In their treatment of the stage environment, all these productions are personal and intimate in scale. And although they may employ a wide range of different media, film, video or electronic music, they are far from being high-tech exercises. The technology always remains an instrument which is operated and manipulated by the performer, whether Whitehead moves his own lighting around the stage or performer Eddie Ladd projects a video of herself on her own shaven head. Ladd's ingenious use of projections in a small artist's studio at Chapter is further proof of the intelligence with which these artists utilise the space in which they perform. Her performance Lla'eth features a highly eclectic mix of narratives of her own upbringing in west Wales, the milk and beef industry of the area, and the space exploration programme of the 1960s, which again find their point of reference in a specific locality.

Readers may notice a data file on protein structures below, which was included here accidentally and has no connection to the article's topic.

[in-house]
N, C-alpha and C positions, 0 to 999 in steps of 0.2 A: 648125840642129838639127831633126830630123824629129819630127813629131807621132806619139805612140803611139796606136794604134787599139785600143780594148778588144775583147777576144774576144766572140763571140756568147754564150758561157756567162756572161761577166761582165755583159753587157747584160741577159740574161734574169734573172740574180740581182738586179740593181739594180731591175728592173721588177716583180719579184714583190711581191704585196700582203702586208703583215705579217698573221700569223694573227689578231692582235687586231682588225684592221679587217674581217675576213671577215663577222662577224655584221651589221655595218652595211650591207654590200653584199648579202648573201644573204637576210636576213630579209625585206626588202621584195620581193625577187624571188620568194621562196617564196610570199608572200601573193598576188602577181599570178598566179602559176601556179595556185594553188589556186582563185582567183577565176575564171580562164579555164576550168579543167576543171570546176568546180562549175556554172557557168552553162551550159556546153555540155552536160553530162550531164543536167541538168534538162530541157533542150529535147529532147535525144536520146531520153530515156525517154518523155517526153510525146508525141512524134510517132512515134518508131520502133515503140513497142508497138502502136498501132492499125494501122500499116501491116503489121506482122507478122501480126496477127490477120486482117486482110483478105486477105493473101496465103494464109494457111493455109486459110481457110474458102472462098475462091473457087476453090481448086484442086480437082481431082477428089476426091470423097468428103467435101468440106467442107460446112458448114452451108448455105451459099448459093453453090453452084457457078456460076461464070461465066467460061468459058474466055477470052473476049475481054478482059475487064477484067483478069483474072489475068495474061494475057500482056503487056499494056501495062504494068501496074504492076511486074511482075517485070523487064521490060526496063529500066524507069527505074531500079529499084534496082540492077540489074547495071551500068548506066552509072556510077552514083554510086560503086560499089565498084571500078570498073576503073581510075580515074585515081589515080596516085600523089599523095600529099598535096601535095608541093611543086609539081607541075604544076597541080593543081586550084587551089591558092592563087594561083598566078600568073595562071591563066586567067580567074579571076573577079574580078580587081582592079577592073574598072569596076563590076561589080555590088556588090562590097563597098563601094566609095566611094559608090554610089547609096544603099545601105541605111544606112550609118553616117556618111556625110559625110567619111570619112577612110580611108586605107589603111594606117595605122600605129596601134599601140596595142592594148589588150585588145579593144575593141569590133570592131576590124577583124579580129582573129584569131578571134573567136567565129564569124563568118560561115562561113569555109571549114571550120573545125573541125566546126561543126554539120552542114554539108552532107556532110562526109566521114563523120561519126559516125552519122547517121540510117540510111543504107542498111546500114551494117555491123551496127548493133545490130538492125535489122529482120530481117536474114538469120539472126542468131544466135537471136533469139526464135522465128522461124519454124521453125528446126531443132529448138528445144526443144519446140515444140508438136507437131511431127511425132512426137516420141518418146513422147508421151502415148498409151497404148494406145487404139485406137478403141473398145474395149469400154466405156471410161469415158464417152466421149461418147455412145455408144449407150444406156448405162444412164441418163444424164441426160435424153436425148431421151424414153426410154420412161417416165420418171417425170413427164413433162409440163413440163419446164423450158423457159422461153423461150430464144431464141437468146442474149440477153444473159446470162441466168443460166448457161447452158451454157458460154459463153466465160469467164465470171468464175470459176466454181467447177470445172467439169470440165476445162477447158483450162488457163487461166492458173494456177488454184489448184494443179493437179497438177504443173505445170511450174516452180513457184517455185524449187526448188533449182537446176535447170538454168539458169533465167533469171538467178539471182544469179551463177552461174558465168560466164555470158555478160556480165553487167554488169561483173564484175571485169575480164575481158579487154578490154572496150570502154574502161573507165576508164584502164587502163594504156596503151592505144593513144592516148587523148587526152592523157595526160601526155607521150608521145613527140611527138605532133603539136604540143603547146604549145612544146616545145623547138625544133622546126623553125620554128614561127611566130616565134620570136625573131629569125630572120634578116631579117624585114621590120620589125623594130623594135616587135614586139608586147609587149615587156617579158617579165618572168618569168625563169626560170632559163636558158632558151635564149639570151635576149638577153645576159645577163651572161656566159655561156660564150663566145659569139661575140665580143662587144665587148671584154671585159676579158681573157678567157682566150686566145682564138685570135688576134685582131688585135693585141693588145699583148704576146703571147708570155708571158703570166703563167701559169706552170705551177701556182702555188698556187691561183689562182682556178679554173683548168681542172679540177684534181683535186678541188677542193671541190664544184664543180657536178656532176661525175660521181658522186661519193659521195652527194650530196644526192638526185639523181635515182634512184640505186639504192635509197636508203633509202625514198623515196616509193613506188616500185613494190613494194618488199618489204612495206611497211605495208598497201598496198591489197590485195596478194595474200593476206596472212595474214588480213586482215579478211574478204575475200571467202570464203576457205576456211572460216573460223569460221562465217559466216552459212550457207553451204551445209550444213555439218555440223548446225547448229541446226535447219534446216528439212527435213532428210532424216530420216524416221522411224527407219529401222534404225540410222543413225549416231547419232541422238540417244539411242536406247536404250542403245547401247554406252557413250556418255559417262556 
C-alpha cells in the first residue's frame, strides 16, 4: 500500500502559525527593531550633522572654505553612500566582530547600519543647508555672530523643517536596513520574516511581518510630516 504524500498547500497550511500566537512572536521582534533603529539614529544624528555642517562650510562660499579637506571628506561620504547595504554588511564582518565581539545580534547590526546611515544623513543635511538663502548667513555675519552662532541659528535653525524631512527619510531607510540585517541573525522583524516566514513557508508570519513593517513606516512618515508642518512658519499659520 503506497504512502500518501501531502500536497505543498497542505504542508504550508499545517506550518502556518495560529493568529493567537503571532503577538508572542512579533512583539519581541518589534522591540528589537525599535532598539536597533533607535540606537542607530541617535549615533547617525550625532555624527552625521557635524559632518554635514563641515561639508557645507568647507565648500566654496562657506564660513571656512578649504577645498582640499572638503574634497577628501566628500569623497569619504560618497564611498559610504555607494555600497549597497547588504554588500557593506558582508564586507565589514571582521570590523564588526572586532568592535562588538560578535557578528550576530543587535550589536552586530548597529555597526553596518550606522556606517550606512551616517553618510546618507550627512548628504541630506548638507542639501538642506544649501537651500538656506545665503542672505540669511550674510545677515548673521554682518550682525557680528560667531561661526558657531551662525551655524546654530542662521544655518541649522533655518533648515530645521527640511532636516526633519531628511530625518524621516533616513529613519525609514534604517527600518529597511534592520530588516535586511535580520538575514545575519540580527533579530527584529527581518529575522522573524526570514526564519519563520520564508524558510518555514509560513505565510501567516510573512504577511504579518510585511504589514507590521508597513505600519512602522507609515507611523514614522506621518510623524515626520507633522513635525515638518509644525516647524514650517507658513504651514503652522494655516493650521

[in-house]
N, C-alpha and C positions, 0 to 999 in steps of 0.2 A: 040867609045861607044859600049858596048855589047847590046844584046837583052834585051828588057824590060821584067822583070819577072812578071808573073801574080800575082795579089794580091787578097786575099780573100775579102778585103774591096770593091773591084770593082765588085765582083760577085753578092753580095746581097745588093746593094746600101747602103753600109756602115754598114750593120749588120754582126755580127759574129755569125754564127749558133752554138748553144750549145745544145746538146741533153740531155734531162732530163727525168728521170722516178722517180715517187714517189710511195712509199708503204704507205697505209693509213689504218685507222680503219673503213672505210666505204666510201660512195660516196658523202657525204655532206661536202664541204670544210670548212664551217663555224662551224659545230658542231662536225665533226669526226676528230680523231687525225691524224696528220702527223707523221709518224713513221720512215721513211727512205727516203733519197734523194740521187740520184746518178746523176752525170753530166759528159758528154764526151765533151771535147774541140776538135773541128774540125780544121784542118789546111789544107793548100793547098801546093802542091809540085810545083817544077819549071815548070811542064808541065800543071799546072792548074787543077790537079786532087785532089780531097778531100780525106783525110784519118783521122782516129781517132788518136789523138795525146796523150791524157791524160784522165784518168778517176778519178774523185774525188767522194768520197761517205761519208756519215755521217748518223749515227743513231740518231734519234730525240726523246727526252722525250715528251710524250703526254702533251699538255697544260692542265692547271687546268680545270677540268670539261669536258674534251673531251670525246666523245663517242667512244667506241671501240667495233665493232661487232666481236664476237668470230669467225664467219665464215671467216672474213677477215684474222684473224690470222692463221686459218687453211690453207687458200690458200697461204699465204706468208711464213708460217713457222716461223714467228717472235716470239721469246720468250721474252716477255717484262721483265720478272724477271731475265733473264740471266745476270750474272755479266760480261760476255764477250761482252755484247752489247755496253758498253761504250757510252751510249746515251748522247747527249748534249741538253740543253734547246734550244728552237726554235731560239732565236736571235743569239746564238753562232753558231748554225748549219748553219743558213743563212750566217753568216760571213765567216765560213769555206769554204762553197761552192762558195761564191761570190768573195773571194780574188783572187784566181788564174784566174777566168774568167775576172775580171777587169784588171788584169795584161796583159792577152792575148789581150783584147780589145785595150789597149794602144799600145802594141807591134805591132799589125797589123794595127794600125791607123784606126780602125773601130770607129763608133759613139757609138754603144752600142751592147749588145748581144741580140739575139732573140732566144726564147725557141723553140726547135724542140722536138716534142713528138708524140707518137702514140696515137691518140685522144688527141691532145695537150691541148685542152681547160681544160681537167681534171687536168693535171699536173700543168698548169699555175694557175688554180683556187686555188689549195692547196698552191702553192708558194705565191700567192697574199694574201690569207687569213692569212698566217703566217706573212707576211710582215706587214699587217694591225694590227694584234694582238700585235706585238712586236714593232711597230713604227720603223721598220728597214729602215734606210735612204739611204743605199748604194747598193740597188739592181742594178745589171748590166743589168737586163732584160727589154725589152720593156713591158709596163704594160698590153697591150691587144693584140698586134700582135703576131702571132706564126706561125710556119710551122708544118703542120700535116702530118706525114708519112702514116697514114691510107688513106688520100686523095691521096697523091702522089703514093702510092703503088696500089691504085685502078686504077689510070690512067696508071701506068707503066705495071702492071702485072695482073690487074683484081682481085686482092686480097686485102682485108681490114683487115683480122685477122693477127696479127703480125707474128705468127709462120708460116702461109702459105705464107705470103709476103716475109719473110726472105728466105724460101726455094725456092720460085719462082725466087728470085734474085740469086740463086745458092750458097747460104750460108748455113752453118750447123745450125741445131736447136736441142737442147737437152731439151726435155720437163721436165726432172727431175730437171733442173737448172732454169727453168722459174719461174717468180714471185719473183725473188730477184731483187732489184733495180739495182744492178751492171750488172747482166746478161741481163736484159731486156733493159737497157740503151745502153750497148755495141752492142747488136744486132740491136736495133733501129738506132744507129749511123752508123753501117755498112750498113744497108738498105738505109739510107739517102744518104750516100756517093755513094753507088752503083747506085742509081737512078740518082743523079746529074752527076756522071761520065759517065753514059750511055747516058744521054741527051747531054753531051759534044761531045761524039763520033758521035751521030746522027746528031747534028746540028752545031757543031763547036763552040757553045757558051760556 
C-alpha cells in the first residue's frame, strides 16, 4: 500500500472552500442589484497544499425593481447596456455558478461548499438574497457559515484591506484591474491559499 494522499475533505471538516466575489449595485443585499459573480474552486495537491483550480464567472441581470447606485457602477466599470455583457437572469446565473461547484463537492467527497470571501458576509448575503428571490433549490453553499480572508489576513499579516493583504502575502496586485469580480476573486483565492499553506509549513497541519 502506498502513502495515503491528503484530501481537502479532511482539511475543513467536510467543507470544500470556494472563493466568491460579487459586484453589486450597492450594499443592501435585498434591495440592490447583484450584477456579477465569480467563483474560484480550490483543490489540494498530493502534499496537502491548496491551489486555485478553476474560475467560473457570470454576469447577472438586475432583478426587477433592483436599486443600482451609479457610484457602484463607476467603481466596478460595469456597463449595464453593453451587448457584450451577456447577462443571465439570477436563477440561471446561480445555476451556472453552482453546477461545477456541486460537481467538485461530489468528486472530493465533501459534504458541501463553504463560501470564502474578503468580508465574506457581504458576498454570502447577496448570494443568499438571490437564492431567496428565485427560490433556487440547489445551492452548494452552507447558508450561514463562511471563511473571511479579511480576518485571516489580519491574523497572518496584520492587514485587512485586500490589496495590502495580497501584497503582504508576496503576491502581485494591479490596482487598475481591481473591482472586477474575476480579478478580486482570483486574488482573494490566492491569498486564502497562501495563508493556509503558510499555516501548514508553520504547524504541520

These Welsh-based performers are shaping a unique form of theatre: a performance of place, a dance of ecology, a theatre of landscape. This theatre obtains its originality from a commitment to the particular rural and urban environment of Wales. One production at the showcase, however, left this country behind and ventured forth into an unknown territory at the outer limits of our world: in Dead Men's Shoes, performer Mike Pearson and scenographer Mike Brookes took us to the icy wastes of the Antarctic, the total inversion of landscape. With the help of original written and photographic documentation, Pearson and Brookes recreated the tragic story of Edgar Evans, the Welshman who accompanied Scott in his fatal 1912 expedition. At the end of a journey which took us from Cardiff to the South Pole, we were left with one final image: that of utter and complete whiteness. Here, nothing remains which could render this tragic story of failure and loss meaningful. What is left is a landscape where nature relentlessly erases the traces of our interference.

author:Heike Roms

original source: Planet #126 December 1997/January 1998
01 December 1997